He illustrated the power of natural selection by the following example from the laboratory. One can grow about one billion, 109 , bacteria in a small drop of water. If one introduces antibiotic A into the drop, all the bacteria die except 10. These are produced by mutations, with a probability of 10-8 . The bacteria, immune to antibiotic A, have been produced by the process of natural selection. In a few hours these bacteria will multiply to about 109 . If one now introduces a second antibiotic B, there will be about 10 bacterial which survive and can multiply to bacteria immune to both antibiotics A and B. This process shows the power of natural selection. The probability of finding bacteria immune to both antibiotics A and B is 10-8 x 10-8 = 10-16 without natural selection.

Yet, science is not sufficient for value and meaning. A scientific analysis of Leonardo di Vinciís "Mona Lisa" can not reveal why it is a great painting.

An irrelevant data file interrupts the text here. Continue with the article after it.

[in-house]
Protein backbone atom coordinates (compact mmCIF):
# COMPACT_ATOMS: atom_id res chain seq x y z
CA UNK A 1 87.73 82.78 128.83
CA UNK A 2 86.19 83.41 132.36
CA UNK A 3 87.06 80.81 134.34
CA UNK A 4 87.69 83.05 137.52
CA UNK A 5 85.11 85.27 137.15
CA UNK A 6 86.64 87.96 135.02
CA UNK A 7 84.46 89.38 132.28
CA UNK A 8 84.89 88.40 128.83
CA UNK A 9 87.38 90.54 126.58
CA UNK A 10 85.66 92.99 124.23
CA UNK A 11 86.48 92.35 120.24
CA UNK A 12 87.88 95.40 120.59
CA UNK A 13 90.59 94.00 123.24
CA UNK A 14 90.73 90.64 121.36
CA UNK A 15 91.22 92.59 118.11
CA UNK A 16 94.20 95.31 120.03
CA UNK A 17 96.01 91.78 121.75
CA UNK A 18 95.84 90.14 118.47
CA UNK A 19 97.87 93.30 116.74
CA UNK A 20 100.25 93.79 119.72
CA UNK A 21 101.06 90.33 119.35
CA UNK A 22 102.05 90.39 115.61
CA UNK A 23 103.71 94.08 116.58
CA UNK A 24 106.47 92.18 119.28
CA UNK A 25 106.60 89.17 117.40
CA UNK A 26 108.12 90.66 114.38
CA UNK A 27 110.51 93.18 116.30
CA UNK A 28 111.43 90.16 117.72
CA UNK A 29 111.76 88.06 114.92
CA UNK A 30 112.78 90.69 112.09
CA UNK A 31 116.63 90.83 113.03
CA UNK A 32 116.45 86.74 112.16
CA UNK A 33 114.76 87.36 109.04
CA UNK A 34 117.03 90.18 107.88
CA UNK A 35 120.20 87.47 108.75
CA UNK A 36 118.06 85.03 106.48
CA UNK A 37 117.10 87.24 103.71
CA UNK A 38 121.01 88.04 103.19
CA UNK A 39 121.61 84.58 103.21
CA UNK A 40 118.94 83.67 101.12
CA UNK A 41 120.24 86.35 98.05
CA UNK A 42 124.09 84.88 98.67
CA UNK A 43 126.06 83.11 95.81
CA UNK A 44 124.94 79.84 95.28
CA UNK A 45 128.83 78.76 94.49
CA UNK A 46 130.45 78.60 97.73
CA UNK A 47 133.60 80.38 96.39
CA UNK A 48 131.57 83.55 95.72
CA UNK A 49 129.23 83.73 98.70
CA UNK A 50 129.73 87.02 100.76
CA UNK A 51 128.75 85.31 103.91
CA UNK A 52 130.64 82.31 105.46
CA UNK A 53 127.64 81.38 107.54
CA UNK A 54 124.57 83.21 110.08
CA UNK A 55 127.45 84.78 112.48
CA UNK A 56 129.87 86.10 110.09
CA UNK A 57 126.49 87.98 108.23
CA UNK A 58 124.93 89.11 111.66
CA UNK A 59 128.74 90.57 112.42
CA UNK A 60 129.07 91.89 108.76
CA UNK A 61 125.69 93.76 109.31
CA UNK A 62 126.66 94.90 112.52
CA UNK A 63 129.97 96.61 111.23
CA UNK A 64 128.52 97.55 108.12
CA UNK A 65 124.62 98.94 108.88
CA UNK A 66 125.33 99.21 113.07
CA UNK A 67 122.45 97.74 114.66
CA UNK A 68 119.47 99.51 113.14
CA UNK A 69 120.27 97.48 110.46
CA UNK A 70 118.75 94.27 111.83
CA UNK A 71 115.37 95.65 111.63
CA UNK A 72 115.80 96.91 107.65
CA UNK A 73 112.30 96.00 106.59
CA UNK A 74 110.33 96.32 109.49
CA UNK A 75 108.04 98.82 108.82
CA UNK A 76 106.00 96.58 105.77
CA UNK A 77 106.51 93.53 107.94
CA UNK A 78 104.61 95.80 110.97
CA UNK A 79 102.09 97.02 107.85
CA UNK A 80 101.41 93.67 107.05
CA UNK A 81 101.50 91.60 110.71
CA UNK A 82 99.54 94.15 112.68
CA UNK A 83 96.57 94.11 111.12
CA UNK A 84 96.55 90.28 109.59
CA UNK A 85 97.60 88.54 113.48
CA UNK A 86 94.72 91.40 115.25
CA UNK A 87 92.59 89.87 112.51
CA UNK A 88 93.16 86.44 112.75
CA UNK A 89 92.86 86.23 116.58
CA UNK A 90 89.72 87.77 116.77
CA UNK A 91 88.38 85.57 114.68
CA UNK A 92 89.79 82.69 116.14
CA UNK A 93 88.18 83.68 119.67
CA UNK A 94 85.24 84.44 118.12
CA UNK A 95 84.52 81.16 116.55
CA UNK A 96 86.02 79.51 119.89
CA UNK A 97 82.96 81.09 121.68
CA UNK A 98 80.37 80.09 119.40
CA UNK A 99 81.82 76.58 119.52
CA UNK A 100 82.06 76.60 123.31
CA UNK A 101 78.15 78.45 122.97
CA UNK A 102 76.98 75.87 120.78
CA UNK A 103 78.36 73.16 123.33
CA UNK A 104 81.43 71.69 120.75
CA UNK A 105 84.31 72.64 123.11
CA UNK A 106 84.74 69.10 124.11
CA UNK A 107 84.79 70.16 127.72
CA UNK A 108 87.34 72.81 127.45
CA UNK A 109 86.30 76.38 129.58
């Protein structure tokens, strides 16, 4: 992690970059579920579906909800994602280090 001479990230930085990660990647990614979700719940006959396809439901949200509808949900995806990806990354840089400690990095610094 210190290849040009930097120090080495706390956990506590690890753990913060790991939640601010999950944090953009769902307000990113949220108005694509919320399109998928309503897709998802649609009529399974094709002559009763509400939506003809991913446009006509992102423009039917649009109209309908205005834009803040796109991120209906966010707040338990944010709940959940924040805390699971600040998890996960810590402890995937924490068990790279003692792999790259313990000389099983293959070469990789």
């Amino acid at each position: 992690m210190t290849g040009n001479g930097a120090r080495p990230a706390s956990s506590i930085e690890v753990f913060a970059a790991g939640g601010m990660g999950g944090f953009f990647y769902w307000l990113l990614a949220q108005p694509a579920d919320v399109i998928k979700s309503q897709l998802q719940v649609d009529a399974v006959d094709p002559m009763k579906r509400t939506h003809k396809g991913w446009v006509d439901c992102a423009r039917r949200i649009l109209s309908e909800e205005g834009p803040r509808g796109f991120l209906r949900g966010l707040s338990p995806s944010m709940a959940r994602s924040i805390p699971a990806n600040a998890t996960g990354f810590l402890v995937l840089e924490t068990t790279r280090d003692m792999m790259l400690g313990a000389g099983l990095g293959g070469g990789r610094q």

"The Human Genome Project: The Interface of Technology, Faith, and Family." Paula Gregory, National Center for Human Genome Research, N.I.H., Bethesda, MD.

 The mapping of the human genome, consisting of about 100,000 genes, started in 1990 and will be completed in about 10 years. The determination of how genes function will take about 50 to 100 years.

Our increasing knowledge of genetically transmitted diseases may someday decrease suffering. In the meantime, we are confronted with new moral and social decisions beyond the ability of science to answer. Some people have guilt feeling for either passing on bad genes or for have been spared the suffering of a sibling. A father can transmit the defective gene responsible for genetically transmitted breast cancer. Huntingtonís gene mutation has no effect on a child, but everyone who caries it will begin to lose their ability to think and move, usually between the ages of 35 and 50. Do individuals want to know if they are carrying these genes? What about discrimination with regards to jobs and insurance? Do employers and insurers have the right to know? Such questions challenge our religions, our courts, and our government.